Thousands of new people might start looking for jobs in coming months as a cohort of students and workers who lost their jobs after furlough come onto the jobs market, experts have said.
The warning came as figures showed that many of the 730,000 people who have been taken off UK payrolls have not yet started hunting for work.
The UK’s unemployment rate has not grown as feared, even as its employment rate dropped significantly since the beginning of lockdown, new figures showed on Tuesday.
The Office for National Statistics said that payrolls had reduced by 730,000 since March, but unemployment was steady at 3.9%, despite predictions it would hit around 4.2%.
Workers who lose their jobs are not counted as unemployed in official statistics until they start actively looking for a new job, which many have not in a tough jobs market.
School leavers could now be coming into that same market, said Kirstie Donnelly, chief executive of City & Guilds Group.
“Students are set to receive their GCSE and A-level results over the next fortnight, meaning a new wave of young people will be looking to enter further or higher education or the world of work,” she said.
Experts are predicting a big spike in unemployment in coming months as the Government’s furlough scheme comes to an end.
About 9.6 million people have been put on government-supported furlough at some point since March, but the policy finishes in October.
“As the job retention scheme unwinds, we expect unemployment to rise quickly in the fourth quarter,” said KPMG’s chief economist Yael Selfin.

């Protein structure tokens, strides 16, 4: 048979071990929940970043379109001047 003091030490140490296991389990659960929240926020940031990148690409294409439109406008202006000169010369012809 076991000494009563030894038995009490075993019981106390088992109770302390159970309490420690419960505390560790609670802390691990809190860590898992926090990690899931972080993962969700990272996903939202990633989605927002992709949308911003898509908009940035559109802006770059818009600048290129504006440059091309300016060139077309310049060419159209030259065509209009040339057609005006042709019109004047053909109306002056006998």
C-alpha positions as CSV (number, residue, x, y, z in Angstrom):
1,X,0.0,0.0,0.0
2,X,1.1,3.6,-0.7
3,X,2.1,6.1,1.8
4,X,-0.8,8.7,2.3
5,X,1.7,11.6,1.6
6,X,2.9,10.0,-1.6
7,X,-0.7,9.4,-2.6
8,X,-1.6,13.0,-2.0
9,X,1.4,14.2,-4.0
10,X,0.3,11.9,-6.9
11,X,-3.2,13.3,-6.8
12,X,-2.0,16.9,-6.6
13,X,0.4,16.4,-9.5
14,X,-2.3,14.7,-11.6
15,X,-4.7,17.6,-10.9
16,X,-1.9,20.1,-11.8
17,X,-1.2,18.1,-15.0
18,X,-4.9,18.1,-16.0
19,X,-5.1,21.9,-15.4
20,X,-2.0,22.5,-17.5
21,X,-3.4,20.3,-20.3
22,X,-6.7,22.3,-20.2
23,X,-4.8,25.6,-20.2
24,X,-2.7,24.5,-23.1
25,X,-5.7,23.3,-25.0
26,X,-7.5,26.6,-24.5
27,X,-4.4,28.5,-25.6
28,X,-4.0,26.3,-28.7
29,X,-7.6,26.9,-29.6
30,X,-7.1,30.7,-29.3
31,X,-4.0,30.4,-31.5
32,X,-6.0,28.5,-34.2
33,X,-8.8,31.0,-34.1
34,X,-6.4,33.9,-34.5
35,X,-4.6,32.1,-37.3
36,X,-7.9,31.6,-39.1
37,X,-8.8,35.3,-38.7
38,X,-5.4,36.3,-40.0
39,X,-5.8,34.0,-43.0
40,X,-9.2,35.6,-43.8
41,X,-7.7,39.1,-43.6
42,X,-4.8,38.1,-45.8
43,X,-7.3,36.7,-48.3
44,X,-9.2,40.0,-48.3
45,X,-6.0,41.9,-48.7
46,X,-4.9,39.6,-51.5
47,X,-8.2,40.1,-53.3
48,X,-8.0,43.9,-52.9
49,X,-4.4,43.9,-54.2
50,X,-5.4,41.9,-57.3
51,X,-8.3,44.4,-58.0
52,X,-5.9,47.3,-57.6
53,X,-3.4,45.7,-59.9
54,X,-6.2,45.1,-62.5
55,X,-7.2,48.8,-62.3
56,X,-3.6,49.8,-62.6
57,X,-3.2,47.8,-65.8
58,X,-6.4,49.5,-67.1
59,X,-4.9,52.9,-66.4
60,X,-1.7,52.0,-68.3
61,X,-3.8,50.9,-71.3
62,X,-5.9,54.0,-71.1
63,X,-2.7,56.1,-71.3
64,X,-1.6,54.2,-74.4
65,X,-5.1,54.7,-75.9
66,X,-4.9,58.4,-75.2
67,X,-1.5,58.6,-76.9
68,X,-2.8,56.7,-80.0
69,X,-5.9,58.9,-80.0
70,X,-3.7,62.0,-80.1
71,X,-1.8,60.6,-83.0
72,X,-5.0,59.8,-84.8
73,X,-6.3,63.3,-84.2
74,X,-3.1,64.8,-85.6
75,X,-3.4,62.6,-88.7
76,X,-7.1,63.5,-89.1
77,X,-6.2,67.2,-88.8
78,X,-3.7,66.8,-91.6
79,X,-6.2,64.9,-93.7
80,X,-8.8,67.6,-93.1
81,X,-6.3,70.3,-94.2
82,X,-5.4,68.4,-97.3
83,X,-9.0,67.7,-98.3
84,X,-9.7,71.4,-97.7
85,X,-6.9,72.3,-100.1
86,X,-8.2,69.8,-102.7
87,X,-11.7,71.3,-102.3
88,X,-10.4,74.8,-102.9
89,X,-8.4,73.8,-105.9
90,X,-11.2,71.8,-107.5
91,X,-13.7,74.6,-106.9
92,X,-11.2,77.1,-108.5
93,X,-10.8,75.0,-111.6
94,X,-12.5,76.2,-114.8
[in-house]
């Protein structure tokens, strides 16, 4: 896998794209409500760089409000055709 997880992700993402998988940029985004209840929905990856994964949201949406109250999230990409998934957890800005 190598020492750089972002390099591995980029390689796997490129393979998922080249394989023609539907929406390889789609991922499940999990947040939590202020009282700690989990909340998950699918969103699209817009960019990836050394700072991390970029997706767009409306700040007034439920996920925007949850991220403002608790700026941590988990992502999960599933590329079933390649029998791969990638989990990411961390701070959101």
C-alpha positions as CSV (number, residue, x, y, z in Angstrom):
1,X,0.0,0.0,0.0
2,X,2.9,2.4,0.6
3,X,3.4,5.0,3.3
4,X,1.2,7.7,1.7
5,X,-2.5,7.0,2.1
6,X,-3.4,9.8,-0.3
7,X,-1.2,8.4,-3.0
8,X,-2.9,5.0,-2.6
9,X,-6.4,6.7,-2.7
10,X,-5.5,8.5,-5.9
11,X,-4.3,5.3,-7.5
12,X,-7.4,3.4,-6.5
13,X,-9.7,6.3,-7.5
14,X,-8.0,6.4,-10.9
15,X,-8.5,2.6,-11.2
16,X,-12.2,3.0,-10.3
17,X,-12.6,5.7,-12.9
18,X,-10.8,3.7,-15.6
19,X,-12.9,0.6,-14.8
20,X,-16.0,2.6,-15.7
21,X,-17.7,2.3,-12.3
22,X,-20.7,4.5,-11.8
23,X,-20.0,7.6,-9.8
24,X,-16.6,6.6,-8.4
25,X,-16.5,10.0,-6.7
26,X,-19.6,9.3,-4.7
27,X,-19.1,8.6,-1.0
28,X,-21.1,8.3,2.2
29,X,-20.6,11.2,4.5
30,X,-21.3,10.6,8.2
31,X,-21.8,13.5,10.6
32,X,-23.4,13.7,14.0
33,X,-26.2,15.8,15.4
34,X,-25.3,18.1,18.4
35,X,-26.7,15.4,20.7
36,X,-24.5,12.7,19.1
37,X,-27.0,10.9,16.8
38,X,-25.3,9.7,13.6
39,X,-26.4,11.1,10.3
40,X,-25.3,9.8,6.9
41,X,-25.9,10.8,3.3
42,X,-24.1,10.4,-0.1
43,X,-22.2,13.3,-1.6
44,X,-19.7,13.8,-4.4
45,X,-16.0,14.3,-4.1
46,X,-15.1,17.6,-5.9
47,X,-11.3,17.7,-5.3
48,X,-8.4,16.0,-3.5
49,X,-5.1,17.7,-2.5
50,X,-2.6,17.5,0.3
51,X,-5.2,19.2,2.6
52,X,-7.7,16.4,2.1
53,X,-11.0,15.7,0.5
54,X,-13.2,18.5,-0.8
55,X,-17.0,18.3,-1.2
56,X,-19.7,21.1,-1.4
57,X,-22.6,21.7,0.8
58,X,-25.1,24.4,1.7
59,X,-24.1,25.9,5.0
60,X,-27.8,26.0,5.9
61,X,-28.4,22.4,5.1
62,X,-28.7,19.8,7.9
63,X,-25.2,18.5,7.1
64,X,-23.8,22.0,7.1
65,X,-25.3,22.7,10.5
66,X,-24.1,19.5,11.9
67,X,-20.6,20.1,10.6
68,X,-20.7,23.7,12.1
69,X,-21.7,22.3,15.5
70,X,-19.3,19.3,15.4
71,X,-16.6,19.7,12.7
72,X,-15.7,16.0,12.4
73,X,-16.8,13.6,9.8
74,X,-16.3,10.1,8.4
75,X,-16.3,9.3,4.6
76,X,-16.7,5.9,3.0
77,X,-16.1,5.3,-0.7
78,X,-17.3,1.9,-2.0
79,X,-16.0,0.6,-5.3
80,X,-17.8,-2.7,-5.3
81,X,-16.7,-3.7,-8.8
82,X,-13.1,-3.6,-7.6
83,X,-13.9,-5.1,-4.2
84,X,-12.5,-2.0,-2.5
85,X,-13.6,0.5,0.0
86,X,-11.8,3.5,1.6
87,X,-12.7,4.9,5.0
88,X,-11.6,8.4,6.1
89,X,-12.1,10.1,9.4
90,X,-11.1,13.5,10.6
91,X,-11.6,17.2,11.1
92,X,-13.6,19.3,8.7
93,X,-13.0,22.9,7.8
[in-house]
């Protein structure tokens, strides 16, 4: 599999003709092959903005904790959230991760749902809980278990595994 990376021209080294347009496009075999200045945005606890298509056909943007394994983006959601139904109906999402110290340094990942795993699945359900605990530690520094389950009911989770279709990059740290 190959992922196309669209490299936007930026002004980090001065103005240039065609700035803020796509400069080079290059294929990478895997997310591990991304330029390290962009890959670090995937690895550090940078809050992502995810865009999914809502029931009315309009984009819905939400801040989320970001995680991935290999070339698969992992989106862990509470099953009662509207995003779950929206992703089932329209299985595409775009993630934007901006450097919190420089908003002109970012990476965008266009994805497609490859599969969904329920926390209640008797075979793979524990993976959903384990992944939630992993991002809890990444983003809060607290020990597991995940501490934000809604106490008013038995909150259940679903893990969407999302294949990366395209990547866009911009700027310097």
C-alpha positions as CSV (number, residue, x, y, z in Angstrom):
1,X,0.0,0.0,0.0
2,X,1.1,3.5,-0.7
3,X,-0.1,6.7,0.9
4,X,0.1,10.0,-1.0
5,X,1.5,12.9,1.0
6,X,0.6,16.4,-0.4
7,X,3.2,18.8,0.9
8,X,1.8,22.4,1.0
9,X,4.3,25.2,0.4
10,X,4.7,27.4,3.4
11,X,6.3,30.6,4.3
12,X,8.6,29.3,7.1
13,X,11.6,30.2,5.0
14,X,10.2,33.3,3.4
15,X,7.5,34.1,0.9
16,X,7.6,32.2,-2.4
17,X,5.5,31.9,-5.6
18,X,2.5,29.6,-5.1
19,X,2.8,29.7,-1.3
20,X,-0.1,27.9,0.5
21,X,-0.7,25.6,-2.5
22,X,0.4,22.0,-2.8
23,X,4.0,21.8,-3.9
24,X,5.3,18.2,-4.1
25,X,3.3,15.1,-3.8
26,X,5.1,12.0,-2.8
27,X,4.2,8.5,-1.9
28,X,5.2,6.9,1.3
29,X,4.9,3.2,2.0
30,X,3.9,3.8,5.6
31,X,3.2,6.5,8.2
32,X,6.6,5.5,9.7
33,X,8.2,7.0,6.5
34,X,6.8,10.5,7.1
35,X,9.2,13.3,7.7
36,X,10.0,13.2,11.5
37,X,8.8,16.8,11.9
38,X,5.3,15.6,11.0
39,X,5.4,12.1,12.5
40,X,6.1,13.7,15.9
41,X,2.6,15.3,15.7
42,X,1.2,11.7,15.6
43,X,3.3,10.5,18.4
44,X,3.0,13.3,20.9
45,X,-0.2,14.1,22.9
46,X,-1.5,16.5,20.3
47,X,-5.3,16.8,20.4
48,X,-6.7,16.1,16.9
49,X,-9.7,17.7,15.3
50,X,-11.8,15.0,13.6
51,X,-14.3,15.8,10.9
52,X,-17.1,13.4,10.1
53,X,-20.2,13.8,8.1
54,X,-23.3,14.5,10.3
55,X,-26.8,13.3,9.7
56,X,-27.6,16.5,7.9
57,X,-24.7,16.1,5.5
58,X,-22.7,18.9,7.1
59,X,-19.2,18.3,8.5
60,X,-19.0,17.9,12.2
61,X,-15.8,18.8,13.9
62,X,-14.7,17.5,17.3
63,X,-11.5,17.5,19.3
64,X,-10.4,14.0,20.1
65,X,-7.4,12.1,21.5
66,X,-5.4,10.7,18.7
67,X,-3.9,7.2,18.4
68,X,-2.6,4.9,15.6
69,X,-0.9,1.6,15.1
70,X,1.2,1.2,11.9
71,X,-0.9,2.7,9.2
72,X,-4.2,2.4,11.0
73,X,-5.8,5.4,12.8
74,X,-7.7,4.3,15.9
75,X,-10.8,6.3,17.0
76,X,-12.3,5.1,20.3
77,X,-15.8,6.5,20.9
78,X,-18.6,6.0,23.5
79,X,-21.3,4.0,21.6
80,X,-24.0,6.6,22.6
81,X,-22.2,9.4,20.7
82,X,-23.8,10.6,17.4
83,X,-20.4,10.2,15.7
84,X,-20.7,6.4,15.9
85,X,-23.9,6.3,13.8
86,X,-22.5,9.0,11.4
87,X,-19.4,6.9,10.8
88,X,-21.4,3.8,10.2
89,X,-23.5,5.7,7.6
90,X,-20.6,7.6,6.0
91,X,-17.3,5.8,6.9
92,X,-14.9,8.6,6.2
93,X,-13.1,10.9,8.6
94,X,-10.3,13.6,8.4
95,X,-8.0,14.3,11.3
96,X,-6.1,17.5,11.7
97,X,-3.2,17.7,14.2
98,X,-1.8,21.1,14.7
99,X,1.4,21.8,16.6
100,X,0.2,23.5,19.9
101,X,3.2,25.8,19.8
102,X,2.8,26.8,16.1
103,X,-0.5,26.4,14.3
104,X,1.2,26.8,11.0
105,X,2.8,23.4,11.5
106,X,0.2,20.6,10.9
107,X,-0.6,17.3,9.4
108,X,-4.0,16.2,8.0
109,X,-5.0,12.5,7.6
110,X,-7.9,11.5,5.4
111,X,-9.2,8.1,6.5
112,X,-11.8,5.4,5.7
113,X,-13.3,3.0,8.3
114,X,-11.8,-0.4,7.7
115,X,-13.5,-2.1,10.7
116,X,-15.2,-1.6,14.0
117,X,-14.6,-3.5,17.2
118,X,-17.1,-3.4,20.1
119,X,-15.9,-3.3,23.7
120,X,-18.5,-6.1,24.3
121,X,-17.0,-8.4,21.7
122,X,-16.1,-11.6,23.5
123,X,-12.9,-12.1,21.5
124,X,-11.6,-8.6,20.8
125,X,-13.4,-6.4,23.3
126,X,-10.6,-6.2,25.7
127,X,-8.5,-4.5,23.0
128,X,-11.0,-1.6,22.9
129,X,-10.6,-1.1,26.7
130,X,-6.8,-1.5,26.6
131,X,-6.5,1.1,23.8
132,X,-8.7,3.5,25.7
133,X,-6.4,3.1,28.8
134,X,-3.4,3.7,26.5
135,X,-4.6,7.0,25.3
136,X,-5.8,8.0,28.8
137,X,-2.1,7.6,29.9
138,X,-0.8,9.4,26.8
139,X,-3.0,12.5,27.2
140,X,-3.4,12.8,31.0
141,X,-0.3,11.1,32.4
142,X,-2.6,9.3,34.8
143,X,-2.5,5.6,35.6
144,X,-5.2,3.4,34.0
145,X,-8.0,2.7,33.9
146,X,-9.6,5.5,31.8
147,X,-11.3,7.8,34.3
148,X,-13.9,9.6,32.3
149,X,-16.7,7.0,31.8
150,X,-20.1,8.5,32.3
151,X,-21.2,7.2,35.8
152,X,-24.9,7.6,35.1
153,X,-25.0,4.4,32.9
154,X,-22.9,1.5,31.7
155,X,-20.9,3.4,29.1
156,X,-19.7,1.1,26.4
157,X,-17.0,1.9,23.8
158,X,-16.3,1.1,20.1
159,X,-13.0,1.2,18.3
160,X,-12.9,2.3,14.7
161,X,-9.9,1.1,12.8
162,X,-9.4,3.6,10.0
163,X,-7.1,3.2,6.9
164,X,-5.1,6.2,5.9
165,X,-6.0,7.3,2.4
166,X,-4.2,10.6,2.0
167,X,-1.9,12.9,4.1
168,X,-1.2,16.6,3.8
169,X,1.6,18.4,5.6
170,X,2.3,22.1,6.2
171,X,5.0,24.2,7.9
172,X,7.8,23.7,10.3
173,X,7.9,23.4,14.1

“That could see unemployment average over 6% this year compared to only 3.9% at present.”
Ministers said Tuesday’s figures prove the Government’s policies are needed and working.
“Today’s figures show more of the impact the virus is having on both our economy and labour market, meaning many people will be understandably concerned about the future – which is why we’ve set out our Plan for Jobs, to protect, create and support jobs as we build back our economy,” said minister for employment Mims Davies.
“We are determined to build back stronger and support people as we move into recovery.”
Labour shadow work and pensions secretary Jonathan Reynolds said: “Labour has repeatedly warned the Government their one-size-fits-all approach will lead to job losses. These figures confirm what we feared – Britain is in the midst of a jobs crisis.
“It is extremely worrying that this increase in unemployment has hit older workers, the self-employed and part-time workers hardest.
“The Government must wake up to the scale of this crisis and put an end to this jobs crisis, and adopt a more flexible approach targeted at the sectors who need it most.”
Rebecca McDonald, senior economist at the Joseph Rowntree Foundation, said: “Preventing falling levels of employment turning into a surge in poverty must be a national priority.”
Federation of Small Businesses national chairman Mike Cherry said: “The success of the job retention scheme has kept our employment figures healthy over the past few months but reality is now starting to hit home.
“As our economy unlocks, many thousands of people will be looking for work over the next year. That’s why a focus on job creation – not just retention – is so critical.
“In light of today’s figures, the future of the job retention scheme will need to be reviewed closely. The option of a meaningful extension to the furloughing initiative should be kept open, especially now local lockdowns are a fact of life and a meaningful second spike in coronavirus infections is possible.”
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